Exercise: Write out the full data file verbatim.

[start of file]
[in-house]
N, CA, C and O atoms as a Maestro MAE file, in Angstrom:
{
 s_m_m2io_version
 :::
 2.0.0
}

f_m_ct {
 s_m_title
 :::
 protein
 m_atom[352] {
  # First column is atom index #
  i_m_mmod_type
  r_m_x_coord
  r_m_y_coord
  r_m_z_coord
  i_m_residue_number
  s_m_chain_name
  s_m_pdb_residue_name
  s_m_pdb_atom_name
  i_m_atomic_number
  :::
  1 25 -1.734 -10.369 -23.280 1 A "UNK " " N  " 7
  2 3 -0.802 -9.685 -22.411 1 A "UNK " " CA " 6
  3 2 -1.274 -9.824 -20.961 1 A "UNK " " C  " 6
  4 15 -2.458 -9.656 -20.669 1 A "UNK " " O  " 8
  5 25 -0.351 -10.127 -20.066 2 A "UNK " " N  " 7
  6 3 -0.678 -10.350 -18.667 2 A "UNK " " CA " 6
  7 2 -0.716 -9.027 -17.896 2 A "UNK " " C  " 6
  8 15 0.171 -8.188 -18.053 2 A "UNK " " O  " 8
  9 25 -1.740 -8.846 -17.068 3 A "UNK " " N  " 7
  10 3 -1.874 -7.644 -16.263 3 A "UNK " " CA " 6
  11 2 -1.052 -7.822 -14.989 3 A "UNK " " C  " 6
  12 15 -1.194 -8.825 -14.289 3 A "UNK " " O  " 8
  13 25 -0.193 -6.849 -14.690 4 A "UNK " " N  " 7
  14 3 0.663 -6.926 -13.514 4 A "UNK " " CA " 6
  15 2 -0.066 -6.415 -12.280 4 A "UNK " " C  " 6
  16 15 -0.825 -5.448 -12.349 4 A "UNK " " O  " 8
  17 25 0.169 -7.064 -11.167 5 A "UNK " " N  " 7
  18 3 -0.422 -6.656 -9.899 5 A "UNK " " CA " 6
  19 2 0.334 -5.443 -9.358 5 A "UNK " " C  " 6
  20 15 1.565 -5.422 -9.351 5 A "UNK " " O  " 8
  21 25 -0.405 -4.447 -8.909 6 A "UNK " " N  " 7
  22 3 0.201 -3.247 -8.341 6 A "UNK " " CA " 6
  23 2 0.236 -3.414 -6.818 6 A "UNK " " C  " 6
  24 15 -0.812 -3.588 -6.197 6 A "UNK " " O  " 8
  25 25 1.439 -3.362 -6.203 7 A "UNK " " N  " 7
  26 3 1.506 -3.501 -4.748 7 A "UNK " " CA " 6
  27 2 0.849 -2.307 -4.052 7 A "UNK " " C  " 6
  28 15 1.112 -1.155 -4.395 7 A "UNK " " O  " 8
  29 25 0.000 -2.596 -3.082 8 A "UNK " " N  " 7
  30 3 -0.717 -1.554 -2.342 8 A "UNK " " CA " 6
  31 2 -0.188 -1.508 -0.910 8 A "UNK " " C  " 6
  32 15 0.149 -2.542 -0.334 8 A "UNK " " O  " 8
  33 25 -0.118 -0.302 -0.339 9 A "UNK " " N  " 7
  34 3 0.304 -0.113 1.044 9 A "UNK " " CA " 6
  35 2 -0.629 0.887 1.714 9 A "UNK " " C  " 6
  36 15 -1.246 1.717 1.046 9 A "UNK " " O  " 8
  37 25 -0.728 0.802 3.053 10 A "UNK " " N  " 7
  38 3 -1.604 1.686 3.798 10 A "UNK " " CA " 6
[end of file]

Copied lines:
[in-house]
N, CA, C and O atoms as a Maestro MAE file, in Angstrom:
{
 s_m_m2io_version
 :::
 2.0.0
}

f_m_ct {
 s_m_title
 :::
 protein
 m_atom[352] {
  # First column is atom index #
  i_m_mmod_type
  r_m_x_coord
  r_m_y_coord
  r_m_z_coord
  i_m_residue_number
  s_m_chain_name
  s_m_pdb_residue_name
  s_m_pdb_atom_name
  i_m_atomic_number
  :::
  1 25 -1.734 -10.369 -23.280 1 A "UNK " " N  " 7
  2 3 -0.802 -9.685 -22.411 1 A "UNK " " CA " 6
  3 2 -1.274 -9.824 -20.961 1 A "UNK " " C  " 6
  4 15 -2.458 -9.656 -20.669 1 A "UNK " " O  " 8
  5 25 -0.351 -10.127 -20.066 2 A "UNK " " N  " 7
  6 3 -0.678 -10.350 -18.667 2 A "UNK " " CA " 6
  7 2 -0.716 -9.027 -17.896 2 A "UNK " " C  " 6
  8 15 0.171 -8.188 -18.053 2 A "UNK " " O  " 8
  9 25 -1.740 -8.846 -17.068 3 A "UNK " " N  " 7
  10 3 -1.874 -7.644 -16.263 3 A "UNK " " CA " 6
  11 2 -1.052 -7.822 -14.989 3 A "UNK " " C  " 6
  12 15 -1.194 -8.825 -14.289 3 A "UNK " " O  " 8
  13 25 -0.193 -6.849 -14.690 4 A "UNK " " N  " 7
  14 3 0.663 -6.926 -13.514 4 A "UNK " " CA " 6
  15 2 -0.066 -6.415 -12.280 4 A "UNK " " C  " 6
  16 15 -0.825 -5.448 -12.349 4 A "UNK " " O  " 8
  17 25 0.169 -7.064 -11.167 5 A "UNK " " N  " 7
  18 3 -0.422 -6.656 -9.899 5 A "UNK " " CA " 6
  19 2 0.334 -5.443 -9.358 5 A "UNK " " C  " 6
  20 15 1.565 -5.422 -9.351 5 A "UNK " " O  " 8
  21 25 -0.405 -4.447 -8.909 6 A "UNK " " N  " 7
  22 3 0.201 -3.247 -8.341 6 A "UNK " " CA " 6
  23 2 0.236 -3.414 -6.818 6 A "UNK " " C  " 6
  24 15 -0.812 -3.588 -6.197 6 A "UNK " " O  " 8
  25 25 1.439 -3.362 -6.203 7 A "UNK " " N  " 7
  26 3 1.506 -3.501 -4.748 7 A "UNK " " CA " 6
  27 2 0.849 -2.307 -4.052 7 A "UNK " " C  " 6
  28 15 1.112 -1.155 -4.395 7 A "UNK " " O  " 8
  29 25 0.000 -2.596 -3.082 8 A "UNK " " N  " 7
  30 3 -0.717 -1.554 -2.342 8 A "UNK " " CA " 6
  31 2 -0.188 -1.508 -0.910 8 A "UNK " " C  " 6
  32 15 0.149 -2.542 -0.334 8 A "UNK " " O  " 8
  33 25 -0.118 -0.302 -0.339 9 A "UNK " " N  " 7
  34 3 0.304 -0.113 1.044 9 A "UNK " " CA " 6
  35 2 -0.629 0.887 1.714 9 A "UNK " " C  " 6
  36 15 -1.246 1.717 1.046 9 A "UNK " " O  " 8
  37 25 -0.728 0.802 3.053 10 A "UNK " " N  " 7
  38 3 -1.604 1.686 3.798 10 A "UNK " " CA " 6